Rigor and Rain: Moving through this new season
Yesterday, Kiddo and I went up to Powell Butte to meet up with some of his classmates at his new online school. We dressed for the just-turned weather, meaning that raincoats were on hand as well as my trusty green fleece cap (makes me warm, makes me happy). Kiddo, of course, decided that shorts were the thing as he was glad for the cool weather. Once, I would have argued with him to wear long pants. At this point in his life, though, I've decided that they are his skinny legs and that he knew what he was getting into.
Meeting his teachers was a delight and much of my walk around this little-known and sweet conservation area made up of beautiful woods and meadow was taken in solitude, if that's possible with 50 some odd people around. Kiddo had met another boy in his class and they stuck to each other like glue for the entire time, the hour and a half or so we tromped through over paths in the rain. Would that the walk have been a bit slower, I'd have had more time to focus on the gorgeous surroundings, but a young and vigorous teacher led the way up and around the Butte, full of energy. I can see why he is an inspiration to the kids he teachers, and it didn't hurt me any to get a bit of extra exercise and tag along near the back where the pace was slower.
I suppose it's a metaphor of sorts, my experience of this school outing. I was, I'll admit, a bit challenged to push myself to stay in pace with the group. Yet, I know that Kiddo is being challenged in this same way academically. The past few weeks has stretched him (and if we are being honest, myself as well) in mental work and sticktuitiveness. Even when we do hard things, whether they are double-digit multiplication with decimals or hauling my butt up a steep hill, there are benefits. One of which was having a chance to connect with Kiddo's teacher. She's doing an amazing job of taking this class on a thoughtful learning experience and while we'd been in good communication, it was great to see her (and her darling baby!) and I came away from our conversations feeling even more assured that we have made the right choice for Kiddo's education.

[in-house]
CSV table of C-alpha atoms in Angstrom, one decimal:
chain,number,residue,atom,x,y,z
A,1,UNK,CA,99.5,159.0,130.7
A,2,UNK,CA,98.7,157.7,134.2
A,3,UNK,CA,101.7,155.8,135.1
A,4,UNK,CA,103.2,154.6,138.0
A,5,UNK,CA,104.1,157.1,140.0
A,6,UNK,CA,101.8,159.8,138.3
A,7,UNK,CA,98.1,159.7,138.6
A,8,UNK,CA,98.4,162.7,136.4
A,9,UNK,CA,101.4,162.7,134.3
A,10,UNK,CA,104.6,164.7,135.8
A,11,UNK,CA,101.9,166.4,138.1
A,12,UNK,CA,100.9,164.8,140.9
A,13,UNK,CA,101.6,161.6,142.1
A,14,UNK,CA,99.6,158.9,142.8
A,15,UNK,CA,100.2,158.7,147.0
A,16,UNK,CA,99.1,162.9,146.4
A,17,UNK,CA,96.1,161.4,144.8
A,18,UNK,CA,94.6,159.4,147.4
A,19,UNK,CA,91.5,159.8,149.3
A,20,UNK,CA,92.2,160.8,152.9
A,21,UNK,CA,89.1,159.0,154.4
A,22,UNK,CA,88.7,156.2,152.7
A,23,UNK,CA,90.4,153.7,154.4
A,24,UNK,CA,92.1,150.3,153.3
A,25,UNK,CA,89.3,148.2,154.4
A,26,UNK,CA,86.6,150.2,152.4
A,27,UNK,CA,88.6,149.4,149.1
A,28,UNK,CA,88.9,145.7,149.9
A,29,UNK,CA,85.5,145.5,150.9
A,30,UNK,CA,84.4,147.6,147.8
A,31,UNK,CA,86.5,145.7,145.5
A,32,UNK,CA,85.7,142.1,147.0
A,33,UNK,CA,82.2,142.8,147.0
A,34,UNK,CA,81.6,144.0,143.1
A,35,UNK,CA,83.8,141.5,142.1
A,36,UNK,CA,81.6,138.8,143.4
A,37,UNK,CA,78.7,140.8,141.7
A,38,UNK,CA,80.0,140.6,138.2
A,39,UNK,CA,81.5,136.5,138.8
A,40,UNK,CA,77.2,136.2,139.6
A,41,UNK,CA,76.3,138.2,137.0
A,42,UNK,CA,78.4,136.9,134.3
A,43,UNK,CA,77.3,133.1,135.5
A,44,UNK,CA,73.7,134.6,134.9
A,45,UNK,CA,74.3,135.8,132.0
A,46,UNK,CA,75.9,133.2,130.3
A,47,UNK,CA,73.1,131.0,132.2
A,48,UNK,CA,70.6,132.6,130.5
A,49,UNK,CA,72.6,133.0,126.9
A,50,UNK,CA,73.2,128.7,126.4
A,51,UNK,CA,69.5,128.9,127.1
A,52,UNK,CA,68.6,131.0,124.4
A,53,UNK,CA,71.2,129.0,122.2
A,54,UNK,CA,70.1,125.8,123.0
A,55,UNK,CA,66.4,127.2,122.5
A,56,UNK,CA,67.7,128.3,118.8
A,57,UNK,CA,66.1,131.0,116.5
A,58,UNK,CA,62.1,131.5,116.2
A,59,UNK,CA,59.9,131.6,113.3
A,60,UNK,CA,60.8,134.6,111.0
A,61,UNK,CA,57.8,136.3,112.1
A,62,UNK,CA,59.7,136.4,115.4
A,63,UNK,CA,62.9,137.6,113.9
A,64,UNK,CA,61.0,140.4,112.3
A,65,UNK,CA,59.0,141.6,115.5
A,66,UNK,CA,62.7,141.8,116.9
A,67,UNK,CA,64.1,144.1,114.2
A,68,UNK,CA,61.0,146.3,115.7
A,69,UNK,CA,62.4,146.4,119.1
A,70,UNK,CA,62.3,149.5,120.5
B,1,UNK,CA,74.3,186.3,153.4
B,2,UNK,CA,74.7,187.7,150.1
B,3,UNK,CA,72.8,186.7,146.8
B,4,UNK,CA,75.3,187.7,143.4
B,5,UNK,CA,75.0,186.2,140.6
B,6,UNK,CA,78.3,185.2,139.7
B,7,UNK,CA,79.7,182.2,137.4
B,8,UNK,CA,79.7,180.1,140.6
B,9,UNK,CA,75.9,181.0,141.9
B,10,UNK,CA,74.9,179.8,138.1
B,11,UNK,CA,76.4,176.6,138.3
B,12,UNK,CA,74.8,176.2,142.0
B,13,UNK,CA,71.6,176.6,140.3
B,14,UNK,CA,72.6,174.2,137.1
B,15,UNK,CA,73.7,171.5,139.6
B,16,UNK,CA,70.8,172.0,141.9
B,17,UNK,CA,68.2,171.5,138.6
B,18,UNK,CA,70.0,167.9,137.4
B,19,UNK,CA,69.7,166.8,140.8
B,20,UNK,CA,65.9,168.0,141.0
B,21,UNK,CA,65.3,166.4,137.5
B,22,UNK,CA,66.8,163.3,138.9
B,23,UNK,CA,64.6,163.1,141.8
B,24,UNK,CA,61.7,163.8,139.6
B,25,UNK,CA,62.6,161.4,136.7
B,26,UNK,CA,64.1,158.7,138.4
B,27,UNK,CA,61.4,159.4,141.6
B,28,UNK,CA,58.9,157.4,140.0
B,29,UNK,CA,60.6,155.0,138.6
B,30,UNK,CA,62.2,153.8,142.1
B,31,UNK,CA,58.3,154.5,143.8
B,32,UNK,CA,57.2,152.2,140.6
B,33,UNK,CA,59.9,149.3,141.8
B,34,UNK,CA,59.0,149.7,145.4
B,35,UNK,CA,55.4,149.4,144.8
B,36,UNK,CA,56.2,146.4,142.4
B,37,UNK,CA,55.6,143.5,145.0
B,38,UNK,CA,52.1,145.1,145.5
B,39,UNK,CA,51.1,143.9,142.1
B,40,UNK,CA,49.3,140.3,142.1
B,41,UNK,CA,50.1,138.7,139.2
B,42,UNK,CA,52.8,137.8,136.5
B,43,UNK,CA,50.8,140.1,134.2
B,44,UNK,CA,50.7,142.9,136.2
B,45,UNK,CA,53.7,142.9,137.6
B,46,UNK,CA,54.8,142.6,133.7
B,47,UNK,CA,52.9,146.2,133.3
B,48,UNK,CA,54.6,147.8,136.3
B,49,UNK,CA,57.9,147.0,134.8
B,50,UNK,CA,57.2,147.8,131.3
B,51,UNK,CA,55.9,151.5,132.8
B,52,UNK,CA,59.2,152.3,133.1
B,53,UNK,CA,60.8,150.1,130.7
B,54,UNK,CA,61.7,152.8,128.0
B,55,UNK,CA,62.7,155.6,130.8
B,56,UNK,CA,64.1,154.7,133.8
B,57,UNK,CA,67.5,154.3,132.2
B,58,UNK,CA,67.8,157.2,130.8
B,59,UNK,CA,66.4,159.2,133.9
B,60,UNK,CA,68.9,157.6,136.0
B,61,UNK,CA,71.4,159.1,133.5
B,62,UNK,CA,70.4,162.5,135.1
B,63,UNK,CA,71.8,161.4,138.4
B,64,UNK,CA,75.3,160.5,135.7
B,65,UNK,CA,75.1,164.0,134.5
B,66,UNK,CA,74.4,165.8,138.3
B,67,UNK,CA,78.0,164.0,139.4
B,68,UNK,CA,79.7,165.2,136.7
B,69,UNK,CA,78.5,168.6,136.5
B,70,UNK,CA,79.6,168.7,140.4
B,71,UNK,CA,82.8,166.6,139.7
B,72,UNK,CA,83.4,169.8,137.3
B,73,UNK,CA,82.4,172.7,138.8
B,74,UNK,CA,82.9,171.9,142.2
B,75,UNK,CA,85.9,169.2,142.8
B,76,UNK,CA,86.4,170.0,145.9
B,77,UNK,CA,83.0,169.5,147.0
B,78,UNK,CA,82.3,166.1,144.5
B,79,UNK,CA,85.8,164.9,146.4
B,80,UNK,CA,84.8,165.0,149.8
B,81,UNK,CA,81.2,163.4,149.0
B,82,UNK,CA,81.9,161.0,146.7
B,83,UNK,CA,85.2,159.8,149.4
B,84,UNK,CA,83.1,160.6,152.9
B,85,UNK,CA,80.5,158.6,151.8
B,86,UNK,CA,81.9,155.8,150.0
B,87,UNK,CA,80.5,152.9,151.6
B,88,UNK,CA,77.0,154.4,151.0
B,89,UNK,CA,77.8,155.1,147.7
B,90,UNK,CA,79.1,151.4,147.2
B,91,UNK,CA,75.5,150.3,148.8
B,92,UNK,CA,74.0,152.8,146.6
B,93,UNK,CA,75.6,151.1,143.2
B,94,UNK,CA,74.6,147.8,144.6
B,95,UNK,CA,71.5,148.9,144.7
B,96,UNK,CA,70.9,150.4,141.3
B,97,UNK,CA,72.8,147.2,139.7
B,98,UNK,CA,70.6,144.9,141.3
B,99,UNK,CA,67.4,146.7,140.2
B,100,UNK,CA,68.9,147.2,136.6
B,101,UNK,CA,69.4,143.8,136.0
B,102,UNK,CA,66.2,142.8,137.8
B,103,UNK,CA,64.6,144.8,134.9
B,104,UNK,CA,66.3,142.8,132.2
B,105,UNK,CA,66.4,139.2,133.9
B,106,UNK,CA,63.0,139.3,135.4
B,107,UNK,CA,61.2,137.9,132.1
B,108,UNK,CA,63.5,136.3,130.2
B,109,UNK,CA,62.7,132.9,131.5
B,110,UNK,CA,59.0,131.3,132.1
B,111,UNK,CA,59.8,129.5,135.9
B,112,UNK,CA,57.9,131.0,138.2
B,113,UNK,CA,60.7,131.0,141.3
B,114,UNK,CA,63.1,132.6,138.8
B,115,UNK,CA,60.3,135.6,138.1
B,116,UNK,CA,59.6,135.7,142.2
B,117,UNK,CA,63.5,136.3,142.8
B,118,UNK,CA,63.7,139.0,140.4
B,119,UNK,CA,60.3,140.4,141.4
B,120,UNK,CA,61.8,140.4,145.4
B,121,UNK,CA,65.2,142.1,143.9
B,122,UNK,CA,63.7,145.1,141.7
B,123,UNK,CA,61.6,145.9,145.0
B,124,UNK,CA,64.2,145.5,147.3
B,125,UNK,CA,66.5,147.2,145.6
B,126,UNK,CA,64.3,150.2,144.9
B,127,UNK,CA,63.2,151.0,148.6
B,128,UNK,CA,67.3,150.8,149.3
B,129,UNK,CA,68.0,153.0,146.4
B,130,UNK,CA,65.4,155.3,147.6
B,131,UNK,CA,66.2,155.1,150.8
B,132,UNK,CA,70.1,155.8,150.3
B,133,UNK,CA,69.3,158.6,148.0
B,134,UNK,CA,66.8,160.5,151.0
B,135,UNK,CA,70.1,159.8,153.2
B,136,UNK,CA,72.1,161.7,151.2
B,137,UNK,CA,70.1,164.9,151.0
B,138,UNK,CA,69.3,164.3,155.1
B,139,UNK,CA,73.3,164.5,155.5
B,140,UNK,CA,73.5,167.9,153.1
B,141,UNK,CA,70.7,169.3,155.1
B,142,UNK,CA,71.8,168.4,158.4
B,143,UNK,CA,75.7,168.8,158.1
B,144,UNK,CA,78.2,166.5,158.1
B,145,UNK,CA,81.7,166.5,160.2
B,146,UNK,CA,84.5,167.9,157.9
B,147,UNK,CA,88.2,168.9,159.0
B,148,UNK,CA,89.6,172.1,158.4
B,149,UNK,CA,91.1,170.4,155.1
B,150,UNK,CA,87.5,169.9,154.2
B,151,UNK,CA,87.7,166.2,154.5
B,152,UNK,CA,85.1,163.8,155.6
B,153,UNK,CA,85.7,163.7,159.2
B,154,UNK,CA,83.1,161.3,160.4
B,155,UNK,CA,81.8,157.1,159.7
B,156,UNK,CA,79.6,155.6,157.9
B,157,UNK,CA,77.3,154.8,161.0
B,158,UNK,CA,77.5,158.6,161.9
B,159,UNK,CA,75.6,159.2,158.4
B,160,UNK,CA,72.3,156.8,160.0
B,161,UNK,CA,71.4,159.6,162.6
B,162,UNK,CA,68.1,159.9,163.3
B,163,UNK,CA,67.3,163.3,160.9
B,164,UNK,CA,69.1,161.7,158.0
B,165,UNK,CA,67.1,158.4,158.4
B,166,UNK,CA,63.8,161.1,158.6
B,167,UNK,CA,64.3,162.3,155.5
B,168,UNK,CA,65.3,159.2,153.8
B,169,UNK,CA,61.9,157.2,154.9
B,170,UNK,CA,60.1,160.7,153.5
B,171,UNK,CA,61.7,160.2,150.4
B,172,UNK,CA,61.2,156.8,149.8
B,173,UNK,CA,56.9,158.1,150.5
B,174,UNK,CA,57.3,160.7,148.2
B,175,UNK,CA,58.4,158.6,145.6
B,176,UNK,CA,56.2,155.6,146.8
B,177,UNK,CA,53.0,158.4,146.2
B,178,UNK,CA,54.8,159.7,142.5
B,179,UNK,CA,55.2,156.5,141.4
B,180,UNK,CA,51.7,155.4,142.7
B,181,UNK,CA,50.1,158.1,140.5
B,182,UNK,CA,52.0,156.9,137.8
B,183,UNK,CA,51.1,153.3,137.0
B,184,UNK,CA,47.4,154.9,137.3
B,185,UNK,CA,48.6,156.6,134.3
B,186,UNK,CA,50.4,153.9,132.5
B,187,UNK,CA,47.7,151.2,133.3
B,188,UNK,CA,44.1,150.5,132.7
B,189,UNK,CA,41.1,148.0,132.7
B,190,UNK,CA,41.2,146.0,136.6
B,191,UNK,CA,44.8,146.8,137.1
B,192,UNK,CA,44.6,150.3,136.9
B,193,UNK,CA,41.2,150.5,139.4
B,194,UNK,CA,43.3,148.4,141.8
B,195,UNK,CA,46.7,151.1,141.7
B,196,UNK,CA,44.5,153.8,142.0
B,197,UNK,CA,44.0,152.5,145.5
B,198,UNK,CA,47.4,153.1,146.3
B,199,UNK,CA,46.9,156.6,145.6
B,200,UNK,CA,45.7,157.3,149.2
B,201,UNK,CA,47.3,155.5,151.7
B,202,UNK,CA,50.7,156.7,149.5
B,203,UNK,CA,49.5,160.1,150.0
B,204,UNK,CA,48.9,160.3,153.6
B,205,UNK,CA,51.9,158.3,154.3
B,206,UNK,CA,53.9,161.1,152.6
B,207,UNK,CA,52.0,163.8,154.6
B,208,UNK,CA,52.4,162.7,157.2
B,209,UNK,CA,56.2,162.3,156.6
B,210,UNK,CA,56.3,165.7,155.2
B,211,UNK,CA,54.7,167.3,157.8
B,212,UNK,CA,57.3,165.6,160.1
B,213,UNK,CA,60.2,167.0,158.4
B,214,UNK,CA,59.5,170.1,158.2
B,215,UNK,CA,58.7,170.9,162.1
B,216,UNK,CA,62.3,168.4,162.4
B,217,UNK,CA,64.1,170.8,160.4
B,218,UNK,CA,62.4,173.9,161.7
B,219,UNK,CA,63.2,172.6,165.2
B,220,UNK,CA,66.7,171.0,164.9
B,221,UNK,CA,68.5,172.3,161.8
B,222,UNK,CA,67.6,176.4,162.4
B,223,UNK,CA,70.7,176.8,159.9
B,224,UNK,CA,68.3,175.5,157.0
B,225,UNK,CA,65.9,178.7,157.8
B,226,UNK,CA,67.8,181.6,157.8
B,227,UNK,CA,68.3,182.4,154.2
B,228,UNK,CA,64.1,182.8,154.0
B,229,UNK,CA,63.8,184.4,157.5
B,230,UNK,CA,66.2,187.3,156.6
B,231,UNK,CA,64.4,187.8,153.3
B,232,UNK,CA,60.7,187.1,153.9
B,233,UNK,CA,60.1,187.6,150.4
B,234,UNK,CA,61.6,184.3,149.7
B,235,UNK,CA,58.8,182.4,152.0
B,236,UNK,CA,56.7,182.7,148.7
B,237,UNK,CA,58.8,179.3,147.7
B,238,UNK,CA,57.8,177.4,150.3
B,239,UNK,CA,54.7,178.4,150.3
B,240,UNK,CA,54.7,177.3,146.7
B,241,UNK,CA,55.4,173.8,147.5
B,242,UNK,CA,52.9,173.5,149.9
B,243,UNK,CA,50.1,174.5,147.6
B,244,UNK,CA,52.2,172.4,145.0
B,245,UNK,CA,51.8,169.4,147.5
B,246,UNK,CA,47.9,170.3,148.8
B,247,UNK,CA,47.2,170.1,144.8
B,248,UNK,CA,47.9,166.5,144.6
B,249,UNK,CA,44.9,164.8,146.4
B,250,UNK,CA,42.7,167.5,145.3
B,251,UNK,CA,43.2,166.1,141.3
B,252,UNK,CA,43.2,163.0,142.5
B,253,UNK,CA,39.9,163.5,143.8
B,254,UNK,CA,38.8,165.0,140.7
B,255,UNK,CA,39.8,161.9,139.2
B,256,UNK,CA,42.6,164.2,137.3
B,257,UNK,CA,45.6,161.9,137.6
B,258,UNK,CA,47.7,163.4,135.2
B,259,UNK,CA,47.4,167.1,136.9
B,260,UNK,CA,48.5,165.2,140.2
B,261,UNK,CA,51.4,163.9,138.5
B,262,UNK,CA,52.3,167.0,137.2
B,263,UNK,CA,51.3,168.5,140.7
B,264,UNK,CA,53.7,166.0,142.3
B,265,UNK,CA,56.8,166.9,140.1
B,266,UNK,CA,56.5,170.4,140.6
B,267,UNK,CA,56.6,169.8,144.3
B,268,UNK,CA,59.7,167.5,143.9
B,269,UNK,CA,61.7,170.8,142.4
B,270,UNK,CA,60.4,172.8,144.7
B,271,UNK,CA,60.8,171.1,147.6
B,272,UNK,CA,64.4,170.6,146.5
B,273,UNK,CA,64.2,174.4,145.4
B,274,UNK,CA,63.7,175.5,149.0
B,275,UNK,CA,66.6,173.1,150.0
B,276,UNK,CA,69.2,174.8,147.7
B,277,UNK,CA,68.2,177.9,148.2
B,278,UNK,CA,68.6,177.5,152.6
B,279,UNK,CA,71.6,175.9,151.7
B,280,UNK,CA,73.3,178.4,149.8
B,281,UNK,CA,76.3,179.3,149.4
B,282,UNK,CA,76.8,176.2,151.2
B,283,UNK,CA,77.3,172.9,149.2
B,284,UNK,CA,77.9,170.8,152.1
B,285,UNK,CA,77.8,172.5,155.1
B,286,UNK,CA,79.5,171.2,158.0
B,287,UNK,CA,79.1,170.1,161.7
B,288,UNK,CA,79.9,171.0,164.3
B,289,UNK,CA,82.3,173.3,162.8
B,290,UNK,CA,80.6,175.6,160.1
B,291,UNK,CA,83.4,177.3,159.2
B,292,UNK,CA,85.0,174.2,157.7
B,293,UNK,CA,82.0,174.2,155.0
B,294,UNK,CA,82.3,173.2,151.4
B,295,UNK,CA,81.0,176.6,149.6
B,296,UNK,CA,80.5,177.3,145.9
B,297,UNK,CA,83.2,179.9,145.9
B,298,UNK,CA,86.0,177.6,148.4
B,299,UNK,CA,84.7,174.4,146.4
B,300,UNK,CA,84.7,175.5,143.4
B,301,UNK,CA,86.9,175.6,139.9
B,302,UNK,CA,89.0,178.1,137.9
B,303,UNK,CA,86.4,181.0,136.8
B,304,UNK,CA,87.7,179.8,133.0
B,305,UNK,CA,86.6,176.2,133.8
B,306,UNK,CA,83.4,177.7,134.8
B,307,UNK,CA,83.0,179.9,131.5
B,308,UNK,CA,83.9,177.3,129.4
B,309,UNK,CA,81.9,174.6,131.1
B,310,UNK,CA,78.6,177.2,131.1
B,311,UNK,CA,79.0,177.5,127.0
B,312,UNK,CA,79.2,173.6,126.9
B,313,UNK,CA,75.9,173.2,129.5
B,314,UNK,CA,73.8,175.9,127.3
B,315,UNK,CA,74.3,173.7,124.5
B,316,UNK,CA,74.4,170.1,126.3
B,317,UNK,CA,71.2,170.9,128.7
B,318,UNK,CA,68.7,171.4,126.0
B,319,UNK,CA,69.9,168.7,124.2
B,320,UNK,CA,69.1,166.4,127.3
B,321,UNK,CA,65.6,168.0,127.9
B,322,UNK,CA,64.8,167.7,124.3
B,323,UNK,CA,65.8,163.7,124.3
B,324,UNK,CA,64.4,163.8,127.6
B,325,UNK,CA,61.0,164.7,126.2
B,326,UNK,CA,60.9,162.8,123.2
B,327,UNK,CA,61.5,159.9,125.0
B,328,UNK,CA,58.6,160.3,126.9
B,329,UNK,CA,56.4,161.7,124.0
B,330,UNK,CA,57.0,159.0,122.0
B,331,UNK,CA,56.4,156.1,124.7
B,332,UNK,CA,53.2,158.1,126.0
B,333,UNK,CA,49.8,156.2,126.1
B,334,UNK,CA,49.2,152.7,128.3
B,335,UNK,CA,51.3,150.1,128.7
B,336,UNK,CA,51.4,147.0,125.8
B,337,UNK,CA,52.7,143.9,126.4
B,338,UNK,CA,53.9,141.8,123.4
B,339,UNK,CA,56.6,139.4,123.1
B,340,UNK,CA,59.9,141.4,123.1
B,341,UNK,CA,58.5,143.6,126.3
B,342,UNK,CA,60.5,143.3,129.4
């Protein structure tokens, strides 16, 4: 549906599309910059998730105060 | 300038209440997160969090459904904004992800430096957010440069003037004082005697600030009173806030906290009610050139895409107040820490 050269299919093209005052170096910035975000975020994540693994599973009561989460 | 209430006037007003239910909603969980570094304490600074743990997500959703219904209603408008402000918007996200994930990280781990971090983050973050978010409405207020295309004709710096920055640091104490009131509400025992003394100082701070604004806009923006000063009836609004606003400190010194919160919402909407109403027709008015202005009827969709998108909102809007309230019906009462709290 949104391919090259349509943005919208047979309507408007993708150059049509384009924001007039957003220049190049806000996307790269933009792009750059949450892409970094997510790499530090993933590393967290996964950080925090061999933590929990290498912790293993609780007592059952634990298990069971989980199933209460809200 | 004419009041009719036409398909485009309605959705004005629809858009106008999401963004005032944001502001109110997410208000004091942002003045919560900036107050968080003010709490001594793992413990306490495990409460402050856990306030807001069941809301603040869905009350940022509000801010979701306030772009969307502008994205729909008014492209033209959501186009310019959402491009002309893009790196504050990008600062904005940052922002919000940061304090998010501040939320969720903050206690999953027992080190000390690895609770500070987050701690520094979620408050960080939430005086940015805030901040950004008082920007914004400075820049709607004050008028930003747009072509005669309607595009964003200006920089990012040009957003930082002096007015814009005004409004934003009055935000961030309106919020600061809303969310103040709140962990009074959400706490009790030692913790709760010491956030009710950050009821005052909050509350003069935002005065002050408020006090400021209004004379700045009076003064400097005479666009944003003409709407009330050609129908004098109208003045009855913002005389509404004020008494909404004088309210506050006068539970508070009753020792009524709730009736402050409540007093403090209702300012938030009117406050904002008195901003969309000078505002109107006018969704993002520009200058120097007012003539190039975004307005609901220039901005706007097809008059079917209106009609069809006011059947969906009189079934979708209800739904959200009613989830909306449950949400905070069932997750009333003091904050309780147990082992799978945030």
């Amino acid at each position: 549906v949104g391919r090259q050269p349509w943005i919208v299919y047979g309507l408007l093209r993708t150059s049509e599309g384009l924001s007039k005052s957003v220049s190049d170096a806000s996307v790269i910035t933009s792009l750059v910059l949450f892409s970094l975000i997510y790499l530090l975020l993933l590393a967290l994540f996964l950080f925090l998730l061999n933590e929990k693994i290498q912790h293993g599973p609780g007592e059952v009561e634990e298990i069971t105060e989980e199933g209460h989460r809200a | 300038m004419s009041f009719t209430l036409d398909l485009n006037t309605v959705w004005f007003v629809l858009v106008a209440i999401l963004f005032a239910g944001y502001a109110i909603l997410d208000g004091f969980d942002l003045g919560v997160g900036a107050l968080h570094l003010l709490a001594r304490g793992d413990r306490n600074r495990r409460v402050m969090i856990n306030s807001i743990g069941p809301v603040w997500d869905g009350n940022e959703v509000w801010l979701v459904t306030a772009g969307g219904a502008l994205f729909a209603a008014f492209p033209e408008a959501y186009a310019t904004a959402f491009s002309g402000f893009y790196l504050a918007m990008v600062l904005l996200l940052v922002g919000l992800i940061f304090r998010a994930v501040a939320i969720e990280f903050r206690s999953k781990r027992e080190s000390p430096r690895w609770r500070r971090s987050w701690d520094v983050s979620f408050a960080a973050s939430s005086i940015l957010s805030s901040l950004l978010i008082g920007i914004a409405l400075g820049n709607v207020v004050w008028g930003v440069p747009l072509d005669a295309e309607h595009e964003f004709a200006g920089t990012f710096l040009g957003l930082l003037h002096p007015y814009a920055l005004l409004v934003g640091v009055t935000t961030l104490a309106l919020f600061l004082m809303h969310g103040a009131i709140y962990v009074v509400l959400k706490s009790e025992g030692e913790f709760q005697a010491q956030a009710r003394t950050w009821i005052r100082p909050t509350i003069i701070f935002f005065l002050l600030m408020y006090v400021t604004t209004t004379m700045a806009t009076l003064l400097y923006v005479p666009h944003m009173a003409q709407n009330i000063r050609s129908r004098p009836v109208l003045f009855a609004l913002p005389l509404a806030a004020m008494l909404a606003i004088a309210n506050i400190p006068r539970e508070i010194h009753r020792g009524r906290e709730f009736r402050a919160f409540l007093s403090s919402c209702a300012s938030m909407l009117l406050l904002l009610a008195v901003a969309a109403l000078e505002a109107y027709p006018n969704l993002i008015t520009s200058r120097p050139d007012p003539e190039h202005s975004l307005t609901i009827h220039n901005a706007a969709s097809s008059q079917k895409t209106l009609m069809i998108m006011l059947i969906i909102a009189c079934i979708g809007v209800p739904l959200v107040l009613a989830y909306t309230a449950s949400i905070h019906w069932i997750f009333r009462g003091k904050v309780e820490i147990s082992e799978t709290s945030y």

The other day, sitting on the porch and taking a snack break from some work on a slide presentation, Kiddo said to me that "it's nice to have a teacher who is kind and wants to help you. It makes me want to work hard to do well for her." I shared this with her on our walk; I know she was touched that he felt so positively about his experience, but I wonder if she could know how deeply moved I was by his comment. A sense of emotional safety and security was so important for him and to hear him state that need was met gave me something beyond a sense of relief. It had struck the sweet spot of where I had hoped we might one day be.
So much change is evident in this last month, both within and without. My garden is starting to wind down, but the more-frequent rains help it to feel cleaner and the plants seem relieved from the summer heat at last. The orange calyxes on the Chinese Lanterns in the front yard seem brighter and more defined as the light changes. I've built a stumpery garden with six old stumps and an hodgepodge of various rocks and stones, bricks and concrete pieces, fitting chicks and hens and other succulents, an old small vase and seashells in the cracks and crannies and am gearing up to fill the top bed in with more succulents and a variety of plantings. In our backyard, it was high time for the old lavender to be pruned back hard, so much of the greenery on the ends is being cut off to give energy and space for the tiny new tufts of green closer-in on the old wood. This is an experiment of sorts, and I'l see how things really fare by next spring or summer, when the plant has had a chance to go dormant over the winter and catch its breath. I'm guessing it will be more compact and hopefully, that will extend the life of the two plants heavenly-scented plants I bought for my preschool 7 years ago.